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dc.contributor.authorSheffield, Rachel
dc.contributor.authorDobozy, Eva
dc.contributor.authorGibson, D.
dc.contributor.authorMullaney, J.
dc.contributor.authorCampbell, C.
dc.identifier.citationSheffield, R. and Dobozy, E. and Gibson, D. and Mullaney, J. and Campbell, C. 2015. Teacher education students using TPACK in science: a case study. Educational Media International. 52 (3): pp. 227-238.

© 2015 International Council for Educational Media. Teacher education is in the grip of change. Due to the new Australian Curriculum, no longer is it possible to plan and implement lessons without considering the inclusion of Information and Communication Technologies. Simply knowing about the latest technology gadgets is not enough. Information literacy is essential in today’s information-rich learning and working environment. Students and teachers must be able to engage with diverse learning technologies efficiently and effectively in the search for the “right information” at the “right time” for the “right purpose”. Key information literacy and inquiry skills have been recognised as vital learning goals by the Australian Curriculum Assessment and Reporting Authority and the International Society for Technology in Education and are thus critical in science teacher education. This paper examines the overlap of technology, pedagogy and science content in the Technological Pedagogical and Content Knowledge (TPACK) framework and its affordances for science educators, at the intersection between technology knowledge, science pedagogy (information literacy and inquiry) and science content knowledge. Following an introduction of the TPACK framework for science education, the paper reports the research findings, which illustrate that 90% of pre-service teachers thought the experimental unit improved their understanding of the inquiry process, 88% reported more confidence in their understanding of science concepts and 94% of students reported an increase in their knowledge and confidence of Web 2.0 tools in supporting scientific inquiry in science. The implications of this study are that the online inquiry improved students’ knowledge and confidence in the skills and processes associated with inquiry and in science concepts.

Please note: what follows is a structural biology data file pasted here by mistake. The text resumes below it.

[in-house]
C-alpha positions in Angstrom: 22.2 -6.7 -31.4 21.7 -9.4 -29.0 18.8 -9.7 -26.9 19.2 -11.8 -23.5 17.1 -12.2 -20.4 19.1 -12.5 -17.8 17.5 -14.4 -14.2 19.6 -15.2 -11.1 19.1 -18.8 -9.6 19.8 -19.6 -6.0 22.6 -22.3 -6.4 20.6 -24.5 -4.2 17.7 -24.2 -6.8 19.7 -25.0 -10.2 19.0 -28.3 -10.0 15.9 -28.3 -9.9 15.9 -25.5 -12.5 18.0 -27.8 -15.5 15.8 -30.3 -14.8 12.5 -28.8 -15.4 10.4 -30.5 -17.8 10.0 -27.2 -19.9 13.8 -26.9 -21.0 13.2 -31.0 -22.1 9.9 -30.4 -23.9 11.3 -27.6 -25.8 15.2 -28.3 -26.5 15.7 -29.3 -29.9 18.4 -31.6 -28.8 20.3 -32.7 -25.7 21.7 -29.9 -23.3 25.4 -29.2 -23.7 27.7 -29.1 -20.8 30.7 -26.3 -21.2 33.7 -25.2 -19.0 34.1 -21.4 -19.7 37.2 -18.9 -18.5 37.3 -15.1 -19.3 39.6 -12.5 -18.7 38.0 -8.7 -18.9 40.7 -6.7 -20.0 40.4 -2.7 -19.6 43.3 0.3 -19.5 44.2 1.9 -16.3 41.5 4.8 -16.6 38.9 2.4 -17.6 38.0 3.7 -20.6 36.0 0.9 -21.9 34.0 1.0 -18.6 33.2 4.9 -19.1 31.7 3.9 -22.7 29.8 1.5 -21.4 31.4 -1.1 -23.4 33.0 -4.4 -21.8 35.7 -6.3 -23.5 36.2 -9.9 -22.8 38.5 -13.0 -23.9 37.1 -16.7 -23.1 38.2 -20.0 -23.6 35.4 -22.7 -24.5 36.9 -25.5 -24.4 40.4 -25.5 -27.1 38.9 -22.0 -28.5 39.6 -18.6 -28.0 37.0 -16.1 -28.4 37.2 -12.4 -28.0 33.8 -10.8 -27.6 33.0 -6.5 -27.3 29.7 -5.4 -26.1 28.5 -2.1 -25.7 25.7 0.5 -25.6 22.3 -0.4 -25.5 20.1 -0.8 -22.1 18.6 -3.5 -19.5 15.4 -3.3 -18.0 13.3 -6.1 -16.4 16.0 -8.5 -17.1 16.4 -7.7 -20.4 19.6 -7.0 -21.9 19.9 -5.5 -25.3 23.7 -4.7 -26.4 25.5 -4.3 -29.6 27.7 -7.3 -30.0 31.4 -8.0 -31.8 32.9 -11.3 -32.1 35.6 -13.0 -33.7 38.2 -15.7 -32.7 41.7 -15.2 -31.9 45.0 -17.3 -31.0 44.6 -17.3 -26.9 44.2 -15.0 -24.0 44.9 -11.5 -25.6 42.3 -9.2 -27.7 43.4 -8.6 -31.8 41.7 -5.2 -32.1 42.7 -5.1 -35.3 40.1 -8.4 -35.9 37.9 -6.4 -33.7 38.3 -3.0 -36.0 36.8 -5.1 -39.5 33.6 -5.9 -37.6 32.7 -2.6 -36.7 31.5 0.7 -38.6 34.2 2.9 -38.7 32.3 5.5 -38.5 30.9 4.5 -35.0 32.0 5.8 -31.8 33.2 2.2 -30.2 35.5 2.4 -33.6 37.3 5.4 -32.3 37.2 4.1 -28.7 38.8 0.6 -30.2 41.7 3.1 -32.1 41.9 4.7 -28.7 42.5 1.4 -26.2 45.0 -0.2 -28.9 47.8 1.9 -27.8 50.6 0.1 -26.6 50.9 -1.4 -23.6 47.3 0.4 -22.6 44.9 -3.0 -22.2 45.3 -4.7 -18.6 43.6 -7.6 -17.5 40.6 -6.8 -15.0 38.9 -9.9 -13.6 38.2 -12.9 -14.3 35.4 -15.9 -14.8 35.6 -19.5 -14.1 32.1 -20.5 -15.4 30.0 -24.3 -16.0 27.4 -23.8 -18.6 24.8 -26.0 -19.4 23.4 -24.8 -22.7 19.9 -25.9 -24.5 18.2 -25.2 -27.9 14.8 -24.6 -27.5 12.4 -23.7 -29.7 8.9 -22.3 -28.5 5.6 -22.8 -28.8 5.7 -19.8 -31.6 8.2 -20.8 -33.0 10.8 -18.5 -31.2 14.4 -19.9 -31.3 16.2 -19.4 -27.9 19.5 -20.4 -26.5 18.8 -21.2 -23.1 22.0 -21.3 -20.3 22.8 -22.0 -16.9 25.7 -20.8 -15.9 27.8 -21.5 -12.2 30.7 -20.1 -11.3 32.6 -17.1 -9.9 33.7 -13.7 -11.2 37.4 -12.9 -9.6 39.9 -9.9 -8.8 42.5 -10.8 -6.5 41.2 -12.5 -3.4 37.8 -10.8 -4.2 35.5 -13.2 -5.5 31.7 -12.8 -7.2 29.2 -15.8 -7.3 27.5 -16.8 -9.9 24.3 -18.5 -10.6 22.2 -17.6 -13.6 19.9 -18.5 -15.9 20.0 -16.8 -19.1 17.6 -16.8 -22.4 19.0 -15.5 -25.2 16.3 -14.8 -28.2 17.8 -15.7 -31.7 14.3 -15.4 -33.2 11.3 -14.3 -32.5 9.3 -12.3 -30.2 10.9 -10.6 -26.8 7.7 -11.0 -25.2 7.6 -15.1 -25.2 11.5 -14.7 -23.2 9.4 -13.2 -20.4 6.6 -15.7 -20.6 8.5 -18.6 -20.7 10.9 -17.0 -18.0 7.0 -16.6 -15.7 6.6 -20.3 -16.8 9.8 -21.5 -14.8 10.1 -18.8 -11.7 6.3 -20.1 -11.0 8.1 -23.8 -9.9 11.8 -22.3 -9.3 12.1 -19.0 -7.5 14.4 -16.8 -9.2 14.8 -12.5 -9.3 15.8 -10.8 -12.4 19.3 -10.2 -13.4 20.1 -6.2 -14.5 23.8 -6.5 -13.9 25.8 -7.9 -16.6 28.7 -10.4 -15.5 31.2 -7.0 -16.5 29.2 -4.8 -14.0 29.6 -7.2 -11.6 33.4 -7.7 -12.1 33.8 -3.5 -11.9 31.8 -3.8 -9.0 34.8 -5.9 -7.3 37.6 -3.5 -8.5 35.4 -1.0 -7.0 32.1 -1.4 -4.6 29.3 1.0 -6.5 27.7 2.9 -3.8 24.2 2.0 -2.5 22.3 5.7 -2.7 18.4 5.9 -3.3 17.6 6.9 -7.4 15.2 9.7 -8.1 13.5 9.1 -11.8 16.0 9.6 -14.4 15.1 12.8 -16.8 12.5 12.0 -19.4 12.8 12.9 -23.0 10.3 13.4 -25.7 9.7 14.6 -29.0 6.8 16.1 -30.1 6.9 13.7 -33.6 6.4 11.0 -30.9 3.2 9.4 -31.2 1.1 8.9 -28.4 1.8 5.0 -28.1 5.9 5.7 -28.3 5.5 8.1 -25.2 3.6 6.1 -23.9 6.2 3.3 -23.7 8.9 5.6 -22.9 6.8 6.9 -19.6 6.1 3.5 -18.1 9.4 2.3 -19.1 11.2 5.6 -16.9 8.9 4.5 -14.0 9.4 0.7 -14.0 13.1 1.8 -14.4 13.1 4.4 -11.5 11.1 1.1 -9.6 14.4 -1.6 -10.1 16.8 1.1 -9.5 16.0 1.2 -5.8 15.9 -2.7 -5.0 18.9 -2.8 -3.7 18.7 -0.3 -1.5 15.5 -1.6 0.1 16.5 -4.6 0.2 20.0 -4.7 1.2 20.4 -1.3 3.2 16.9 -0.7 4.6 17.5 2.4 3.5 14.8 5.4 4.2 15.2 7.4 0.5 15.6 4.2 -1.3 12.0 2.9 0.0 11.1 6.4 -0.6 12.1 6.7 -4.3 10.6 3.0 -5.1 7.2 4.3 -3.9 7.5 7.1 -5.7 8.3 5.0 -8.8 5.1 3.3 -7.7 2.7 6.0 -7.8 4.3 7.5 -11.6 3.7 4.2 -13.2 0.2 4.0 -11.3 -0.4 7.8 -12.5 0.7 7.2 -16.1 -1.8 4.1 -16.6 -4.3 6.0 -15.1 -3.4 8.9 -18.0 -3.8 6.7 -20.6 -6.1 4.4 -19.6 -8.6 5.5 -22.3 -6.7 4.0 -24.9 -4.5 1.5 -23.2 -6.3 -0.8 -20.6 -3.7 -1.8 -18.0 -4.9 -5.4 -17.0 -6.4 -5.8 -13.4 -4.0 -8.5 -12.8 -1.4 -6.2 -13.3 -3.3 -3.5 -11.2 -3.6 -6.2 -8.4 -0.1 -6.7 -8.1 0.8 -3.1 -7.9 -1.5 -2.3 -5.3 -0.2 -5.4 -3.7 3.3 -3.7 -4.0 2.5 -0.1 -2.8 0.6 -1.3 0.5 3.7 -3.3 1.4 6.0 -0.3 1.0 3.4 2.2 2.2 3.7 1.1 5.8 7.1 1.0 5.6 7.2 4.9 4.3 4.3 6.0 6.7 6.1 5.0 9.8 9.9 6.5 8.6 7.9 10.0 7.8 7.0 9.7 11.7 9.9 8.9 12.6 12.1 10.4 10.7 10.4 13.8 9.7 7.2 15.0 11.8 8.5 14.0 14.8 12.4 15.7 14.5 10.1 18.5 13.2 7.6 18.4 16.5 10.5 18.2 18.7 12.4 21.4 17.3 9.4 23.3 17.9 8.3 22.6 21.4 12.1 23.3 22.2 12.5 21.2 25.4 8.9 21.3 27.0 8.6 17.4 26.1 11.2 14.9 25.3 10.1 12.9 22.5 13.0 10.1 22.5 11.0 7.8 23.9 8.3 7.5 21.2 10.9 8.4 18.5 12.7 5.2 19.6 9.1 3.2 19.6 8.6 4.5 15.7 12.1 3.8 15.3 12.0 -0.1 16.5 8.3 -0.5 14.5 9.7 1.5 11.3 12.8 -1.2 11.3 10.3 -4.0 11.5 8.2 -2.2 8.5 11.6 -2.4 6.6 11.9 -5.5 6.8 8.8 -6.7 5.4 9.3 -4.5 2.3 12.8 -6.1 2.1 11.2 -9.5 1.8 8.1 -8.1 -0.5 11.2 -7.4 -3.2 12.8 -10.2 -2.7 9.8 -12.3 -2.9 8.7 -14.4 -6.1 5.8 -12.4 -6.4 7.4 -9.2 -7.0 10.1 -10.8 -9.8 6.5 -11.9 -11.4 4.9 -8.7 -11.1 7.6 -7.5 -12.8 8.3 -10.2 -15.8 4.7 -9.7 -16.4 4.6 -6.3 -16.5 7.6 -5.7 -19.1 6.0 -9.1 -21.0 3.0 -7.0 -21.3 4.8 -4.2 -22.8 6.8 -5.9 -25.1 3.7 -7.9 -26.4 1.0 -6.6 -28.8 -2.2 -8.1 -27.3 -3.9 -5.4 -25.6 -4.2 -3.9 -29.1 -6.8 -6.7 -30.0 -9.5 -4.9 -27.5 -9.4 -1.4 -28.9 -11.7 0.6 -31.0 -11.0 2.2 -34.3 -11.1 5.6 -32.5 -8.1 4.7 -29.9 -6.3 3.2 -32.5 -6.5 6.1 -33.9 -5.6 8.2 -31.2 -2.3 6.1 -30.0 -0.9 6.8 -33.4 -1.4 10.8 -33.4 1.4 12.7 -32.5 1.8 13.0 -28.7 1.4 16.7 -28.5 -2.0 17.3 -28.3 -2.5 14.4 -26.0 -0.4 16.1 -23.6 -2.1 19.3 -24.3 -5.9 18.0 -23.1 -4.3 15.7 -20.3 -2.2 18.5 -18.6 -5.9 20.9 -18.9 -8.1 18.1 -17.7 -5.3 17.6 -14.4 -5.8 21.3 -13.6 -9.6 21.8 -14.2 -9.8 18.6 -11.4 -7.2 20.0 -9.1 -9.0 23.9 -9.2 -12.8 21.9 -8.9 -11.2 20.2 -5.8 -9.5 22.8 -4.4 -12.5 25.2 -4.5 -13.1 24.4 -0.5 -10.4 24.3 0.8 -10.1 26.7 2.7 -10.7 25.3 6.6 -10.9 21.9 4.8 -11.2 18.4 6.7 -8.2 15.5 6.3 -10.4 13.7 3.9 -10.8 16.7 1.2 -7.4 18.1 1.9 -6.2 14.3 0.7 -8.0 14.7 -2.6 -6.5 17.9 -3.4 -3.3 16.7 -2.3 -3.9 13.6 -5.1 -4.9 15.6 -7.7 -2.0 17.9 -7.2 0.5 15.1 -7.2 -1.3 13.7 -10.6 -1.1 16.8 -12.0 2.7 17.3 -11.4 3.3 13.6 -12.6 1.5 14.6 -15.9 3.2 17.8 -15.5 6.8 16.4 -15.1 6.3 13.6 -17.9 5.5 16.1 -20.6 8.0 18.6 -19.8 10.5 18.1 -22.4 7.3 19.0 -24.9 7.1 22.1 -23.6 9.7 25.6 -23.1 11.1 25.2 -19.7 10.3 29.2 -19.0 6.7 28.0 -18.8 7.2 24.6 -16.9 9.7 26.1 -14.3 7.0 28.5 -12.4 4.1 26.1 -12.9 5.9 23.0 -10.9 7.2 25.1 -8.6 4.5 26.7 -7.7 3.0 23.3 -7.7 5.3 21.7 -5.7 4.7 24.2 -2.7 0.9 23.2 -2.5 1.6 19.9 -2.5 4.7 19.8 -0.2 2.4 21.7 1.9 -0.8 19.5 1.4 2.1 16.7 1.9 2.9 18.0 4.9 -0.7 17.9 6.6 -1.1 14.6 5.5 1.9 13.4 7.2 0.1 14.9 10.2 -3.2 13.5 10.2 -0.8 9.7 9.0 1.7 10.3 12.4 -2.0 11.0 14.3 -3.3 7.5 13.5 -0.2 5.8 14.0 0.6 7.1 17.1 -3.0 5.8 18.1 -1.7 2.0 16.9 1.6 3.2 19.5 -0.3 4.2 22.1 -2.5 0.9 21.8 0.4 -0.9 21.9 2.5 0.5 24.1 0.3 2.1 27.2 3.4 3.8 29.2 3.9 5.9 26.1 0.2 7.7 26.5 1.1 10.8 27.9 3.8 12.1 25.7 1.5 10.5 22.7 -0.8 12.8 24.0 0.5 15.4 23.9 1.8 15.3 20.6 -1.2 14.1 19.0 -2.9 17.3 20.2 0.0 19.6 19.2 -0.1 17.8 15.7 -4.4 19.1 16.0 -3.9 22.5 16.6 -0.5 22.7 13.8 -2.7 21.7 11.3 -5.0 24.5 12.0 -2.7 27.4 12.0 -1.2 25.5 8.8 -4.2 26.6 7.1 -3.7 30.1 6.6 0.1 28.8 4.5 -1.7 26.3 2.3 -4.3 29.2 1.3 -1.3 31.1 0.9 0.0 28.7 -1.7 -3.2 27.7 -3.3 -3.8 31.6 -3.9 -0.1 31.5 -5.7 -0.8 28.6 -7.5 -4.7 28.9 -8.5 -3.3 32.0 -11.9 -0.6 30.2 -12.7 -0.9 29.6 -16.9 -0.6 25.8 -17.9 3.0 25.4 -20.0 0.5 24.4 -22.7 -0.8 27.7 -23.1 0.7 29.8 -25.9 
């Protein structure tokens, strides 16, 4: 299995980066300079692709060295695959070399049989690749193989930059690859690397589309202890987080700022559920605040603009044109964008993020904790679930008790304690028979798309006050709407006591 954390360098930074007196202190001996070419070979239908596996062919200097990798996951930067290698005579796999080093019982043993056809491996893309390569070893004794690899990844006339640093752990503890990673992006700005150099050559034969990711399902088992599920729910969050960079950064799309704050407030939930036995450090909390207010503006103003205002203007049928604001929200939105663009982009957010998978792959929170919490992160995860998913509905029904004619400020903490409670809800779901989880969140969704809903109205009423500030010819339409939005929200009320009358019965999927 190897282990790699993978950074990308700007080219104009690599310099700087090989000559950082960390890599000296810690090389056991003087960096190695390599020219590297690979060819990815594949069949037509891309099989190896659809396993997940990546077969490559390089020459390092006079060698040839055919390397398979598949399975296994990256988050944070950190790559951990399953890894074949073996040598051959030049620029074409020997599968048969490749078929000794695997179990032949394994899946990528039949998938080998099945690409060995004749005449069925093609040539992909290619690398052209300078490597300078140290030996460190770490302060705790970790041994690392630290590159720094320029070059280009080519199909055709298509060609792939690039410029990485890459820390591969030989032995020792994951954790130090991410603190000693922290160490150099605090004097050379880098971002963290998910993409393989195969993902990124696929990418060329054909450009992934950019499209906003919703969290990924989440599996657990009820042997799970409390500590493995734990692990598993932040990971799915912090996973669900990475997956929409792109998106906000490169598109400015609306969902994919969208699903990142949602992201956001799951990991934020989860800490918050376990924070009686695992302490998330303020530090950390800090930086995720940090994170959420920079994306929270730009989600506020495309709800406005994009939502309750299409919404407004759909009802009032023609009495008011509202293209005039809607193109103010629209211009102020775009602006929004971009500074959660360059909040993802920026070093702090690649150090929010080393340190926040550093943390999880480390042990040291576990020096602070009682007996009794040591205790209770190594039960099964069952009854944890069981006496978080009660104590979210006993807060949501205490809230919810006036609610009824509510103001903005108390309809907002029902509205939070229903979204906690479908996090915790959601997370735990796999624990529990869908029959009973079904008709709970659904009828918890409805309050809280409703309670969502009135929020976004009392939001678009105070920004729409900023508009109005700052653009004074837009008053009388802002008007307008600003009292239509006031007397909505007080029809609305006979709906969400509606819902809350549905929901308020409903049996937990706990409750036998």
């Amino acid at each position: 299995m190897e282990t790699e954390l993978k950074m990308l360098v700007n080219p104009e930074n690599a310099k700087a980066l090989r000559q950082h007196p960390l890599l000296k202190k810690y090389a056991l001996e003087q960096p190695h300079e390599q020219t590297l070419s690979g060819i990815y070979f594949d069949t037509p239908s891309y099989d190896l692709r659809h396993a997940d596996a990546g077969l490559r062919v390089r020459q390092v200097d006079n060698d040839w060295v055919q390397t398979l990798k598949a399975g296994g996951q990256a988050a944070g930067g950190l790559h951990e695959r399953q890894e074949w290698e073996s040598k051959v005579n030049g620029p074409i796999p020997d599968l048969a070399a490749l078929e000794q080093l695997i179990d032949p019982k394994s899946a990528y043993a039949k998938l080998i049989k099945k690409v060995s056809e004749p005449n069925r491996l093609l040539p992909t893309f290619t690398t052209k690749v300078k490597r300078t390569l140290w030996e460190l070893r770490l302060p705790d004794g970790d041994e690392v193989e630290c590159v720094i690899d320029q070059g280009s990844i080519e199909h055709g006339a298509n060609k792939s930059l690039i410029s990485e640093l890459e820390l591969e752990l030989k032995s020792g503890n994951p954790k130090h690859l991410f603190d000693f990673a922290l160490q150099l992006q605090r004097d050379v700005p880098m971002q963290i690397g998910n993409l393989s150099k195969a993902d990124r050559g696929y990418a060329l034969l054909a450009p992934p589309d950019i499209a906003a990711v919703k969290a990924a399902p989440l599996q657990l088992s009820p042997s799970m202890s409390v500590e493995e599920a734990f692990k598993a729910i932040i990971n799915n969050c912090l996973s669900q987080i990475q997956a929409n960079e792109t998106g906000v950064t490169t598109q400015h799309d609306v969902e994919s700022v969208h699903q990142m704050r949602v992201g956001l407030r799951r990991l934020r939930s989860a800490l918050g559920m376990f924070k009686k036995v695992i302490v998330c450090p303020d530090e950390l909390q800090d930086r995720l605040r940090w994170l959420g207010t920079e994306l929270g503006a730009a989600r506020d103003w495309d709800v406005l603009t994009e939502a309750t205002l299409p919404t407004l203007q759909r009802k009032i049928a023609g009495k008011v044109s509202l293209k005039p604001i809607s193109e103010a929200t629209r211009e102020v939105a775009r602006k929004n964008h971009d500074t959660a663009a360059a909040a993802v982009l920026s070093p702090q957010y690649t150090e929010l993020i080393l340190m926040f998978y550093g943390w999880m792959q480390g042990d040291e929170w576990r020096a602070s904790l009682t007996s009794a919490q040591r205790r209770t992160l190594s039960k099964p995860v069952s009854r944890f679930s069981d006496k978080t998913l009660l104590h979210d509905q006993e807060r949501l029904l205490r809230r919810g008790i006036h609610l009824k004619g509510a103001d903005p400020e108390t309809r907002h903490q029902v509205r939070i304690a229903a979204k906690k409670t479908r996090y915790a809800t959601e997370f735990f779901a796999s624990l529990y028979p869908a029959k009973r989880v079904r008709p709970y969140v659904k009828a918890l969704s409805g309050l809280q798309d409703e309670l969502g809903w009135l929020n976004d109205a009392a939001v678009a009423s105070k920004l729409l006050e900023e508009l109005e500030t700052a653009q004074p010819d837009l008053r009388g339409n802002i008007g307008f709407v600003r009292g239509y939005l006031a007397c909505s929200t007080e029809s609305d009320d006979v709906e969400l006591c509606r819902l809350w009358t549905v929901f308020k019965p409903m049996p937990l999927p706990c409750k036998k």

dc.titleTeacher education students using TPACK in science: a case study
dc.typeJournal Article
dcterms.source.titleEducational Media International

Copyright © 2015 International Council for Educational Media

curtin.departmentSchool of Education
curtin.accessStatusFulltext not available

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